In October, China ordered the deployment of a 25,000-ton, 300-bed hospital ship dubbed the “Peace Ark” into the Caribbean Sea. The goal: provide humanitarian aid and put on a friendly face for China’s growing international ambitions. This “soft power” mission was similar to related and ongoing U.S. humanitarian missions conducted in the region led by the USNS Comfort hospital ship, the USS Iwo Jima and USS Kearsarge amphibious assault ships and the HSV-2 Swift catamaran.
China’s military ambitions more broadly have pushed some analysts to see a looming threat: at sea, in the air and in space; and now also in the U.S.’s own “backyard.” But how much of China’s growing military capabilities are a credible challenge to the U.S. — or are just a lot of hype — is an open subject. The same is true for military-to-military relations between China and friendly nations, and it’s true in Latin America.
Likewise, China has contributed to the United Nations peacekeeping mission in Haiti, and boosted arms sales and donations via countries ranging from Venezuela to Peru.
But while few observers will embrace China’s defense sales to Venezuela, some welcome China’s soft power efforts abroad as a means to integrate China’s military into a broader coalition of shared interests, and as a means to respond to humanitarian crises like the 2010 Haiti earthquake. Nevertheless, this hasn’t stopped reports from circulating about a rising and threatening Chinese dragon south of the border.
In a preview for an upcoming piece in Americas Quarterly, U.S. Army War College adjunct professor Gabriel Marcella writes:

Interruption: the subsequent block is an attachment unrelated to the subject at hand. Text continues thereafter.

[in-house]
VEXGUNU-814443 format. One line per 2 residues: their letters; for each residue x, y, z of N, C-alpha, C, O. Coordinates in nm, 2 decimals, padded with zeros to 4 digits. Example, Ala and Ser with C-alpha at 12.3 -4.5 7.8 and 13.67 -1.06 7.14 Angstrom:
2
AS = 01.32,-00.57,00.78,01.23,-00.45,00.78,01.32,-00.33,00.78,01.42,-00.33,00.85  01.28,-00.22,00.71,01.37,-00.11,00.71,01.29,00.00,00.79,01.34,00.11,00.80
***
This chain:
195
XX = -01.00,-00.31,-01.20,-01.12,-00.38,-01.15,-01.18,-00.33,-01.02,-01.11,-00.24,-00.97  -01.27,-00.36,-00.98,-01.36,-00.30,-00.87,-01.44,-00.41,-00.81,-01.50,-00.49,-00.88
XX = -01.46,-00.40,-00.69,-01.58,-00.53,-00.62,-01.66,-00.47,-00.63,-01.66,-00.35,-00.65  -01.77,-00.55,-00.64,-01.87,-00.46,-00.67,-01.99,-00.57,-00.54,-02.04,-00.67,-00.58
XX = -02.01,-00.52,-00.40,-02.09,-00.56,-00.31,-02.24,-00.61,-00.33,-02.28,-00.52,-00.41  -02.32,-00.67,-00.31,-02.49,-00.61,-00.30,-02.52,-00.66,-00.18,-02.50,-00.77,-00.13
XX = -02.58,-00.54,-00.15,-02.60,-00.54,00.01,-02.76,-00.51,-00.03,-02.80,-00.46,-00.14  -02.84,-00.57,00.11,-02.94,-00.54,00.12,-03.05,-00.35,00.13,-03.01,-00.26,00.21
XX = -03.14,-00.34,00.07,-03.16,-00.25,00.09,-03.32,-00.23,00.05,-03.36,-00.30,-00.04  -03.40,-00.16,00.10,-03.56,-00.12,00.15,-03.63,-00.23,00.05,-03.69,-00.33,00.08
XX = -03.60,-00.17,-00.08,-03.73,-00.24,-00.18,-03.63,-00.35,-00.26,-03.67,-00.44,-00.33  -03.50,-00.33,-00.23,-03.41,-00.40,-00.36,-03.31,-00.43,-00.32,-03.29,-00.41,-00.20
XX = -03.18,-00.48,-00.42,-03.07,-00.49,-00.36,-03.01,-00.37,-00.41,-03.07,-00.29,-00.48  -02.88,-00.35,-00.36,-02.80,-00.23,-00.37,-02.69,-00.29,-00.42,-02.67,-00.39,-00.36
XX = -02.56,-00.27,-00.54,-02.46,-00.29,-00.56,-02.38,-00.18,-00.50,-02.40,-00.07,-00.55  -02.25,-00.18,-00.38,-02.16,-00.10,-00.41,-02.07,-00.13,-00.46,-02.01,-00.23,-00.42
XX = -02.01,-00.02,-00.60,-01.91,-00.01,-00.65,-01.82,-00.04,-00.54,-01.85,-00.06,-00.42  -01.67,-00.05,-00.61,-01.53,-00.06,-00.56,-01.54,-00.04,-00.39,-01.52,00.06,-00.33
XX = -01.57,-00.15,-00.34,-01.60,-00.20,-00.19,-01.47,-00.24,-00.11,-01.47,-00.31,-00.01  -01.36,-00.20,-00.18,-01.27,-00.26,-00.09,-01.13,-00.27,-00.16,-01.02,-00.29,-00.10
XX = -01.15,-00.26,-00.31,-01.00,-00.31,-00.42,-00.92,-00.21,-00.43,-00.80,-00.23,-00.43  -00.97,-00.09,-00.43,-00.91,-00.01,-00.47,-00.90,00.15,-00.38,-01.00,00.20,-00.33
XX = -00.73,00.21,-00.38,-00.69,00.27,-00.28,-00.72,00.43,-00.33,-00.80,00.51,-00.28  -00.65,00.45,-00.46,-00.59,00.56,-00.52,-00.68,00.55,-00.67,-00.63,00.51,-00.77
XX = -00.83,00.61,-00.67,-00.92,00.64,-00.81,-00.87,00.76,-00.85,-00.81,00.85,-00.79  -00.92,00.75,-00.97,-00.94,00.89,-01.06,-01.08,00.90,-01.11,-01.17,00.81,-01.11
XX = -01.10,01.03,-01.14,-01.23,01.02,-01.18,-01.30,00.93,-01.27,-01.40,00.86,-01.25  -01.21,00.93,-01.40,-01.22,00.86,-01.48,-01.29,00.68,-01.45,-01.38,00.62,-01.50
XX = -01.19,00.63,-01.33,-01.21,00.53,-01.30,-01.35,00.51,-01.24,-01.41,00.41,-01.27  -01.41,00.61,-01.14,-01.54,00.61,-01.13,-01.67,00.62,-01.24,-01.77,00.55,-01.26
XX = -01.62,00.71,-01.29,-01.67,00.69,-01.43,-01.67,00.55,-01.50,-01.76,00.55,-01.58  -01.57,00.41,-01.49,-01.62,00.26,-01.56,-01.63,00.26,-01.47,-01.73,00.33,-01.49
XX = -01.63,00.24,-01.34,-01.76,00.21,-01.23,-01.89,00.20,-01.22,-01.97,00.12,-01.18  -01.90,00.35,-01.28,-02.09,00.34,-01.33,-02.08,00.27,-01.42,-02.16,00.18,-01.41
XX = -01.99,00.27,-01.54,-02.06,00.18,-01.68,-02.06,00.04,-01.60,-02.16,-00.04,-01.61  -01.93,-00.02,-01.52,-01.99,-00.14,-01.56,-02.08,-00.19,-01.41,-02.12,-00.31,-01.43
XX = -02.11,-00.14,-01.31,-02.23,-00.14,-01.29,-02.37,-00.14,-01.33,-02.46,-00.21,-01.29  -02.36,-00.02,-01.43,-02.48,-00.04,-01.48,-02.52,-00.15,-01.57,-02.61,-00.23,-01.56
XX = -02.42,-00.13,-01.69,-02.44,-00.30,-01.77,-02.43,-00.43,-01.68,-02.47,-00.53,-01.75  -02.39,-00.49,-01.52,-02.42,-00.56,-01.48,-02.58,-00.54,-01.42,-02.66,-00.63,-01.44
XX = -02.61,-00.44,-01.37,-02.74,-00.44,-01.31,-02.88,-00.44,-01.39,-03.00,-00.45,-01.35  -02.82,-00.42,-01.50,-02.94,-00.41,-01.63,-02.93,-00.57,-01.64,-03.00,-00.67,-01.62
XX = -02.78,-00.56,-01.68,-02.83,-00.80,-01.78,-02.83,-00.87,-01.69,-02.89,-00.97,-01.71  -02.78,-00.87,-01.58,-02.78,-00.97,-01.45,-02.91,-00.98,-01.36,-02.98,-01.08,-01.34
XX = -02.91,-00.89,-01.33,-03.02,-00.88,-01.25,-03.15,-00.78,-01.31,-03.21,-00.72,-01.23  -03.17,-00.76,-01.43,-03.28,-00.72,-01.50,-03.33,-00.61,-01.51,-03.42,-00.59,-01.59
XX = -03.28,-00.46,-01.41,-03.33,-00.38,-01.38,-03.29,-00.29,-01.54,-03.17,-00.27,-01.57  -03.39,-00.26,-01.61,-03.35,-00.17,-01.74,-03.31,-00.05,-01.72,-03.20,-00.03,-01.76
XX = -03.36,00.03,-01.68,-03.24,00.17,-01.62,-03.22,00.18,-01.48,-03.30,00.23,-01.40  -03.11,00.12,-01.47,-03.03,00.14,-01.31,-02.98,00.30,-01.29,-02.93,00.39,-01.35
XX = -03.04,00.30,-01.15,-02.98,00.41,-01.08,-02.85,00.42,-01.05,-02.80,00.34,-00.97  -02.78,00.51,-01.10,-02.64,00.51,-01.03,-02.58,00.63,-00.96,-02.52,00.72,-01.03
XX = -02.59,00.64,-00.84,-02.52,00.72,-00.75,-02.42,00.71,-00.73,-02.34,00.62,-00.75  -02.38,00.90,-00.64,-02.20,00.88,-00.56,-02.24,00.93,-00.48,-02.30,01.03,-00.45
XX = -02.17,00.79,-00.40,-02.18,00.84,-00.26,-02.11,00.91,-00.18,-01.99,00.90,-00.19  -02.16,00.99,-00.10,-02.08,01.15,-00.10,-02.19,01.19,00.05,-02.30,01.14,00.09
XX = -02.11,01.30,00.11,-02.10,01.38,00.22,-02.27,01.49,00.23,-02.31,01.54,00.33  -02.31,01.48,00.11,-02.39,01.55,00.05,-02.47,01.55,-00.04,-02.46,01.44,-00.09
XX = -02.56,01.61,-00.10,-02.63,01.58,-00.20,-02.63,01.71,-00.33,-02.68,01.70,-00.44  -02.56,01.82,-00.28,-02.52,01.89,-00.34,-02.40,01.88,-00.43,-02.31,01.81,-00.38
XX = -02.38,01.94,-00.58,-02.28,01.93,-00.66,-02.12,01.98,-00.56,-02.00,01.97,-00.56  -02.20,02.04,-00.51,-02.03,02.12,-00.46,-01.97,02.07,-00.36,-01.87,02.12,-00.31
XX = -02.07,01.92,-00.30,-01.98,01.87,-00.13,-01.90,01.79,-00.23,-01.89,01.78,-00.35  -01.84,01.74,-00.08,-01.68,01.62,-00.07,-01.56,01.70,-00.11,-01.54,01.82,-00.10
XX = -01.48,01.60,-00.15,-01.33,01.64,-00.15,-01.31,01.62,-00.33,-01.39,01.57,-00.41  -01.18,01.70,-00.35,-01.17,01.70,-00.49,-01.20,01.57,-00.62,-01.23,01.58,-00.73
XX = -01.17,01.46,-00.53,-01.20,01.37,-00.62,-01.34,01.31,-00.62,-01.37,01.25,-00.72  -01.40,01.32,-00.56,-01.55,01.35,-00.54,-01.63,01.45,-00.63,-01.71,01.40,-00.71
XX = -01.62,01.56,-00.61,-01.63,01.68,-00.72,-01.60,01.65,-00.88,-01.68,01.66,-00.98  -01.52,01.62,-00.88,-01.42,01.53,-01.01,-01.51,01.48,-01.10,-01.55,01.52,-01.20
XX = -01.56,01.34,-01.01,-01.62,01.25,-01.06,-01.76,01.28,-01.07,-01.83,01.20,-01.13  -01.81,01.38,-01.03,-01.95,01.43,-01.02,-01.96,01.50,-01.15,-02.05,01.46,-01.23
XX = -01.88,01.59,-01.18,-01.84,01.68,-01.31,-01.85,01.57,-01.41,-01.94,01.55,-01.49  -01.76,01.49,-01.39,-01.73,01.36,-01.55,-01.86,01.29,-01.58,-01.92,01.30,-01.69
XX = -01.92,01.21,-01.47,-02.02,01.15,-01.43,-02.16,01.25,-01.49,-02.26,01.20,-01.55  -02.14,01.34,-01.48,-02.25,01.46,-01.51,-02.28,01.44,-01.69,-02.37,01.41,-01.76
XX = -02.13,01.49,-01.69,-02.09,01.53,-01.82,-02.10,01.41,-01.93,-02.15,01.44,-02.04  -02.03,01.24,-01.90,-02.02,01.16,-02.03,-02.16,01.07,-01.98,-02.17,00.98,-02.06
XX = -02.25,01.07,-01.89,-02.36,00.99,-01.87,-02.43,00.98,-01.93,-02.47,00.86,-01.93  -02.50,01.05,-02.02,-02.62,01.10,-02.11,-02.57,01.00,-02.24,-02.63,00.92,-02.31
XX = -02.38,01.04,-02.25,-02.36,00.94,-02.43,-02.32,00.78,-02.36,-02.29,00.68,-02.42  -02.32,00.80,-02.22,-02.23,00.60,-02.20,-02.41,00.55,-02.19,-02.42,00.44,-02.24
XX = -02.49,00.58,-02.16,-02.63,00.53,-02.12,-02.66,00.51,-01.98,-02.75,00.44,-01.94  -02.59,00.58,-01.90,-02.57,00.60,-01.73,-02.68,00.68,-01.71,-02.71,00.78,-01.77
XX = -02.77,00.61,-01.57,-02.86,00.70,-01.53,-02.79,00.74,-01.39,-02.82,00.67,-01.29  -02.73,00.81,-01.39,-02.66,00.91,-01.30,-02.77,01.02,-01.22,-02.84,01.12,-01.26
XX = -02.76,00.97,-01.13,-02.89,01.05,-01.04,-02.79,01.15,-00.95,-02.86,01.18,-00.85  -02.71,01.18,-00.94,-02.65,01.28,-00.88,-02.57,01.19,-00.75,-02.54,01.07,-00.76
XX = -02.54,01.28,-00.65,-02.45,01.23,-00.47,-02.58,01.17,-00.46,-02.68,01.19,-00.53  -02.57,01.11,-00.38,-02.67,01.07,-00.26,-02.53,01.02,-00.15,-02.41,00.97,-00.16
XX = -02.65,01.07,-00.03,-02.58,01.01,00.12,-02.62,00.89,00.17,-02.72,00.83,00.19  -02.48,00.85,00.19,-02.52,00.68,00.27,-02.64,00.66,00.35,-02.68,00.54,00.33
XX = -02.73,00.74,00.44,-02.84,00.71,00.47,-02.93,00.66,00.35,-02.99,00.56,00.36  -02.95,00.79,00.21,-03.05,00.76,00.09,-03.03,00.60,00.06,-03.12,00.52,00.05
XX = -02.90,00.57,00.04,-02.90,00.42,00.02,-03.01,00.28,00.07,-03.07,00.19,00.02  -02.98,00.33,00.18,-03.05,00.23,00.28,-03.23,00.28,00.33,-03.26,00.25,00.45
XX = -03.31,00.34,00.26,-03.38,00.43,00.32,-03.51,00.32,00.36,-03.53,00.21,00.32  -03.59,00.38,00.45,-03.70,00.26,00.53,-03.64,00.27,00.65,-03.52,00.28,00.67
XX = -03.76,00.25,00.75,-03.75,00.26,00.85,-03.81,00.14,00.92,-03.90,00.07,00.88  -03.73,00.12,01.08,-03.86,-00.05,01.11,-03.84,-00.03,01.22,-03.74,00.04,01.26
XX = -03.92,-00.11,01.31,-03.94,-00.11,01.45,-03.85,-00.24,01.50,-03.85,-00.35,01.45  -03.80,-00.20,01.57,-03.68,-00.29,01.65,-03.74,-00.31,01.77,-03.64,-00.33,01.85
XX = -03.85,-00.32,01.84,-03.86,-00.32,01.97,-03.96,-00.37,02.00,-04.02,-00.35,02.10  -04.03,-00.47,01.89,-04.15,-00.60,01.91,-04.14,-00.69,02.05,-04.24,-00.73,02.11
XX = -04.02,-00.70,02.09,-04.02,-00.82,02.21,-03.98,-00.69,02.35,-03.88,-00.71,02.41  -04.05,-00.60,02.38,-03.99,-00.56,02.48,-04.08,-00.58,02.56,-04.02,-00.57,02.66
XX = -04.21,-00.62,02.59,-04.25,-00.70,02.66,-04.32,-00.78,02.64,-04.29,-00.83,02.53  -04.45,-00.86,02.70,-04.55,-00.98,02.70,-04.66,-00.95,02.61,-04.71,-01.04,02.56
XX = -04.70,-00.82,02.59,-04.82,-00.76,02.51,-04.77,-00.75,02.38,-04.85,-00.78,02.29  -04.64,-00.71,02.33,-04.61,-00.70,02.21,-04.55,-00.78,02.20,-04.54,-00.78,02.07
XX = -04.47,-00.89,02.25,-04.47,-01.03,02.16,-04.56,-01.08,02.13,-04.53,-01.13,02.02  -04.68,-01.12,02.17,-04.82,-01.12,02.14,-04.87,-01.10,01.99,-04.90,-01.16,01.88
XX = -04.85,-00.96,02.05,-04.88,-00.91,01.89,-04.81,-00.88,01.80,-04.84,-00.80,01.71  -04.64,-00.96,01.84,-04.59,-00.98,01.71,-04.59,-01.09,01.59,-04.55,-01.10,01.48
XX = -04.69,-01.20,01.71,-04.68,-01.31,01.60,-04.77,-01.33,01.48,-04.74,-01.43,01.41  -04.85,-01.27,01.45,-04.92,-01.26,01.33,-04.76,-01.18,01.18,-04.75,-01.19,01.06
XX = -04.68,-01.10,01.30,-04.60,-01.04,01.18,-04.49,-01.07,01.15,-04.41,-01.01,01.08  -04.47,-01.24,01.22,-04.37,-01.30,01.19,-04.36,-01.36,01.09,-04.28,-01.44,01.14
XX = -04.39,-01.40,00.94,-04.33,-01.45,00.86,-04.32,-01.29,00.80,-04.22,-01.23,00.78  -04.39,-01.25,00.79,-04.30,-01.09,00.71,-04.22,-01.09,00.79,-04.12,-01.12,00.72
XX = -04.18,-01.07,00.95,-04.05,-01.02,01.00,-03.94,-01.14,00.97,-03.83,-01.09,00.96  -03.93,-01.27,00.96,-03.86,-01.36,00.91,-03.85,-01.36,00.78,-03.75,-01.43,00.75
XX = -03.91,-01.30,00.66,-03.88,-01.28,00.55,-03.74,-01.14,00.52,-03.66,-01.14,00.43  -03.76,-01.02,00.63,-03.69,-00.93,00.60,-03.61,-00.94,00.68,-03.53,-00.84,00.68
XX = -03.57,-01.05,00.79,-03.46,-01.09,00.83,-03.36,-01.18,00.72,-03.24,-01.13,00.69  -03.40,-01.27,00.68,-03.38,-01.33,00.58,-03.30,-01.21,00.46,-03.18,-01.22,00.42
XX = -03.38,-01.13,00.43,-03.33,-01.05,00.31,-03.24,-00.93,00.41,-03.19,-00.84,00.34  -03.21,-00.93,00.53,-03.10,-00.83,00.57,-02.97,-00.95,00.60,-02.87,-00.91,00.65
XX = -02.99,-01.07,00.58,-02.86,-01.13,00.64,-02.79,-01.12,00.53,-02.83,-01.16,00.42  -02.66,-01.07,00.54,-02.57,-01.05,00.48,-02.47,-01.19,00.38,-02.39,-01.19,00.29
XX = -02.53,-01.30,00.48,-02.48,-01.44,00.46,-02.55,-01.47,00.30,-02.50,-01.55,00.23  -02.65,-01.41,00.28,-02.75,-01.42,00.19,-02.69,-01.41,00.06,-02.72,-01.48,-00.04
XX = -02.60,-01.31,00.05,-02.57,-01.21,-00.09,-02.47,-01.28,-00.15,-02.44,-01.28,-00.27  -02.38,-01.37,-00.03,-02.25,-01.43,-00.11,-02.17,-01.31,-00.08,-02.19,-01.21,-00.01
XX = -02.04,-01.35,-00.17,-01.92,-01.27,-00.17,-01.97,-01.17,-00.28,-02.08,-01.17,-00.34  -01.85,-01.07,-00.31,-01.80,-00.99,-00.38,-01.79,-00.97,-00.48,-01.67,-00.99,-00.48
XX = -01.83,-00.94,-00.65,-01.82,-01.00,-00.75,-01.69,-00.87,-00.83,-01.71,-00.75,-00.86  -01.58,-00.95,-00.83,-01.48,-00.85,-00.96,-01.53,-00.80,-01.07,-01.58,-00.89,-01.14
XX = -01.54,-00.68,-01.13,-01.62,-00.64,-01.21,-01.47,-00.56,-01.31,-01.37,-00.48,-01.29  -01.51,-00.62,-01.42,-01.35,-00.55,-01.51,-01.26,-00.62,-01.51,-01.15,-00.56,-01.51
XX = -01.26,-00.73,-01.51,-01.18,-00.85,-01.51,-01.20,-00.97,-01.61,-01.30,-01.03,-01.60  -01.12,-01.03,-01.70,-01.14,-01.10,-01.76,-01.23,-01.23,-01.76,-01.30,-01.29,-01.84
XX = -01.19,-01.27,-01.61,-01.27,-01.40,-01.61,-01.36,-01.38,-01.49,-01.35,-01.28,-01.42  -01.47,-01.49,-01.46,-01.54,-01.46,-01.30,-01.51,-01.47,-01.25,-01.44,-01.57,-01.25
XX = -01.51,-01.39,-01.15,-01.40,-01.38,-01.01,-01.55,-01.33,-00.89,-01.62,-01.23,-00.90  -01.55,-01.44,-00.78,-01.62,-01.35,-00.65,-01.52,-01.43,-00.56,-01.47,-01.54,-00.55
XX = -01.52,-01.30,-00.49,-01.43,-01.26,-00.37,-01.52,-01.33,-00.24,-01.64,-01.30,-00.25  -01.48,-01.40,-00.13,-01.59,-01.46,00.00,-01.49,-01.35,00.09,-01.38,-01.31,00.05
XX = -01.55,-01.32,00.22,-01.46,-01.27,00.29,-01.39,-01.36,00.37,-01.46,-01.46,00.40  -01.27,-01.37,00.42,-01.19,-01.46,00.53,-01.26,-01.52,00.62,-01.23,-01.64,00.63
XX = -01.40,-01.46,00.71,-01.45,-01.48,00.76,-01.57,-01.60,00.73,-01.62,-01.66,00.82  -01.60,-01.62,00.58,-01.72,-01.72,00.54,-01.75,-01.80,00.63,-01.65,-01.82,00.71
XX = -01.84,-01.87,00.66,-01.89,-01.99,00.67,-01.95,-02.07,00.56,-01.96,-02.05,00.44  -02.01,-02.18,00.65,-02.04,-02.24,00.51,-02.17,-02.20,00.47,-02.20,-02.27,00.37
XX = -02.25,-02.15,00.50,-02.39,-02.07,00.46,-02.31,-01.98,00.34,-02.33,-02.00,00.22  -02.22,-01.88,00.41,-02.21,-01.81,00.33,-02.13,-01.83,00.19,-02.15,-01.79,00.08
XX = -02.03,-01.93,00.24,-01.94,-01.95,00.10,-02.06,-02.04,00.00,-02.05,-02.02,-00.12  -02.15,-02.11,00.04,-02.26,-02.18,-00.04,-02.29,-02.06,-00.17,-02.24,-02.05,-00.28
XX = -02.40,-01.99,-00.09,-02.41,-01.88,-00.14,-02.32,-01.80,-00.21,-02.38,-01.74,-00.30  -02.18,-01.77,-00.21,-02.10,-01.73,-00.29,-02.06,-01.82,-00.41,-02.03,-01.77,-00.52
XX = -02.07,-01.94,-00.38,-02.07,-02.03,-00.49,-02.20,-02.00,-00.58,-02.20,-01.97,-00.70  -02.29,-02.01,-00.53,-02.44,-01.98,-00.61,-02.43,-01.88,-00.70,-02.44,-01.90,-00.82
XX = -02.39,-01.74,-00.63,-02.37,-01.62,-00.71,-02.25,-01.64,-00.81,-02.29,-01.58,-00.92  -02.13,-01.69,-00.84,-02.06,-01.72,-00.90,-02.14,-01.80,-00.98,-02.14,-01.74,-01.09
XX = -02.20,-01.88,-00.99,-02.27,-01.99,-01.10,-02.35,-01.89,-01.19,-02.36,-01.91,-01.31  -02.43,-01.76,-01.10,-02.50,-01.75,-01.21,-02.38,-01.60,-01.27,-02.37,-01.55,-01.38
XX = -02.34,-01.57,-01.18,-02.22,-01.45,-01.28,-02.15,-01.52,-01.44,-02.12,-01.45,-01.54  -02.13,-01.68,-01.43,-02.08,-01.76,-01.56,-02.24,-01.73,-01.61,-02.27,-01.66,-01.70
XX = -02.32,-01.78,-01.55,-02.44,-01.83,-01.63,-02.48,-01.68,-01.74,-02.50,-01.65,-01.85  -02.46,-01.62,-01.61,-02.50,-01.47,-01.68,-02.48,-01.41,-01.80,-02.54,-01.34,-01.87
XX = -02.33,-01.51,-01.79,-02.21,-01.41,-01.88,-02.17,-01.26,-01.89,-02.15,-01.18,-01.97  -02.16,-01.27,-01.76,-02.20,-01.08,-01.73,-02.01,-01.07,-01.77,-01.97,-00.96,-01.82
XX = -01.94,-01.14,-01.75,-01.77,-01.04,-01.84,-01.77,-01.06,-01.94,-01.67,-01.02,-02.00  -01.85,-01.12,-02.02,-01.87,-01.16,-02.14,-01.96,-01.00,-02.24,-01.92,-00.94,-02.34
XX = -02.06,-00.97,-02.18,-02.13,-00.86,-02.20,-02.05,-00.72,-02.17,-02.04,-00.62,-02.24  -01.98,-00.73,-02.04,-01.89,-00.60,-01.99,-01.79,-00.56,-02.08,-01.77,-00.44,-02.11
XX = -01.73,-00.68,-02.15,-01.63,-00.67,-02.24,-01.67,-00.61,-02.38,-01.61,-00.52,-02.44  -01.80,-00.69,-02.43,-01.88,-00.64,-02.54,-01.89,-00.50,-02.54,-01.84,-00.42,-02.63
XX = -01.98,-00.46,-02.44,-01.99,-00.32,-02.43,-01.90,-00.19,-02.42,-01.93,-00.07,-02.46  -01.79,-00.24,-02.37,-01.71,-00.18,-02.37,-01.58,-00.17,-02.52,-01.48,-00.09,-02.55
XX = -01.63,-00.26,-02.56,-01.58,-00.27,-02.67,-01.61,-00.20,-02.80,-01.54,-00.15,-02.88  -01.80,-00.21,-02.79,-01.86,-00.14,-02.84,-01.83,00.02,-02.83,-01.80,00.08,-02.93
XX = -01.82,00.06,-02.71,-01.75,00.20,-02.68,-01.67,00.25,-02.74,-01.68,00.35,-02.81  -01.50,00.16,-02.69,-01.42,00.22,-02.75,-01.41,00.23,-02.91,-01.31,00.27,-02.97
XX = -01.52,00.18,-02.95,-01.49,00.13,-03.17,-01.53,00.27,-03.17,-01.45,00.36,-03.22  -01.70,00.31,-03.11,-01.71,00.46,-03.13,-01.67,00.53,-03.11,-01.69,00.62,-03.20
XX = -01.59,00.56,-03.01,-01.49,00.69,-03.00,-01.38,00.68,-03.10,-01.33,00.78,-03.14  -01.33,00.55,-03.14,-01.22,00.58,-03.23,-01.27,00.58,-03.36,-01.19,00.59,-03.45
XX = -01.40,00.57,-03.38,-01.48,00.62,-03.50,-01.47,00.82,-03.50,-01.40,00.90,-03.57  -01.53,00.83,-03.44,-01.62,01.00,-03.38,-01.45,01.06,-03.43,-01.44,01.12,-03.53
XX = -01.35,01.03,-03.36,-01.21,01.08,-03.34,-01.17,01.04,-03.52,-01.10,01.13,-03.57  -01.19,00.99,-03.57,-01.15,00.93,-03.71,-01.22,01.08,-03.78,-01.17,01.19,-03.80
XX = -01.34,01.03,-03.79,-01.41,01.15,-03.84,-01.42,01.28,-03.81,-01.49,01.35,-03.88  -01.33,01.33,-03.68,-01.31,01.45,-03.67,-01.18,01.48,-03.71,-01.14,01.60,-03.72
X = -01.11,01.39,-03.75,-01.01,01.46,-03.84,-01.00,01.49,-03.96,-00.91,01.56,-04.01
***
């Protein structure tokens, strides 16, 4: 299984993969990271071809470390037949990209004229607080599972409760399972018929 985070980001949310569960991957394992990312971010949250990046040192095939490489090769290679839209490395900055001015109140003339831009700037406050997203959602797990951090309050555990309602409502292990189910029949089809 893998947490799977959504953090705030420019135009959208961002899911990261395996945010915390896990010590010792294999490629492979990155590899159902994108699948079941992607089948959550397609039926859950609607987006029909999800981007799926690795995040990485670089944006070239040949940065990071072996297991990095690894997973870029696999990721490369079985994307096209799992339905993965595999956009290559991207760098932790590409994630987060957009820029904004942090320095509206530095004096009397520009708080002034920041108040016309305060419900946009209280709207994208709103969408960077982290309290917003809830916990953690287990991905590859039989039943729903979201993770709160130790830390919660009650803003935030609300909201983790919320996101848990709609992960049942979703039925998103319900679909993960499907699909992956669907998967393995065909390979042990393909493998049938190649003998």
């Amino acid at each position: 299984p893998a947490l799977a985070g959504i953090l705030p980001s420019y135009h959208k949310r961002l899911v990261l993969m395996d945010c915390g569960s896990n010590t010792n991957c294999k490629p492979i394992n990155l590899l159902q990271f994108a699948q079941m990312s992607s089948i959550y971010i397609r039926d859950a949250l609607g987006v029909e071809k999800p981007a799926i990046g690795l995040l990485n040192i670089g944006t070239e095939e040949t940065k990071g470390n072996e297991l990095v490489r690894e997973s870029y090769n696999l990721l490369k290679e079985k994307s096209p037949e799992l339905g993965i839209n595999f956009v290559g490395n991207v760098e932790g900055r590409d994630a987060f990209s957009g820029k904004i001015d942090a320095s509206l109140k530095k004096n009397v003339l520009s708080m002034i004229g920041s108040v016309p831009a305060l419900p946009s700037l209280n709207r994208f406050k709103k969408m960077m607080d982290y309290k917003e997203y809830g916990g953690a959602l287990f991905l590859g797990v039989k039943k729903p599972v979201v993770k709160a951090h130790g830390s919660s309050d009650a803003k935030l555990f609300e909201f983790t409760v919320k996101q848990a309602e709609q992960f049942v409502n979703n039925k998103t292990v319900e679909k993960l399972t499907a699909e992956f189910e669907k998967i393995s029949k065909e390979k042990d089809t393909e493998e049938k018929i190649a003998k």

The truth, though, doesn’t look anything like the headlines. Although military diplomacy and arms sales and transfers to some countries of the region have increased in the past decade, the quantity and type of equipment involved hardly represents the strategic threat suggested by the headline writers. Moreover, much of the equipment is logistical in nature; little of it is for combat or power projection.
Latin America as a whole also spends comparatively little on defense — although increasing at a brisk pace, the South American continent combined spends slightly more than the United Kingdom does alone, according to Swedish arms monitor SIPRI. That’s not a whole lot.
And training? The U.S. has the edge. U.S. officers are regularly trained in Latin American military academies and in reverse, but there are no Chinese officers studying in Latin American schools, Marcella says.
The alarmist reporting, much of it from U.S. sources, also ignores the Latin American perspective. Latin Americans are not simple bystanders. They seek to engage China in order to understand the nature and extent of China’s power and influence—and its effect on their national interests and foreign policies. They also want to keep their options open for acquiring military equipment at an affordable price and technology transfers for coproduction or independent production. They are also aware of the risks of acquiring a motley mix of systems from various nations, a prospect that makes maintenance expensive and readiness problematic.
However, Marcella points out a key difference between the U.S. and China’s Caribbean cruises. “Unlike the Chinese program,” he writes, “the USNS Comfort does not attend to armed forces personnel and administrative personnel of the countries it visits.”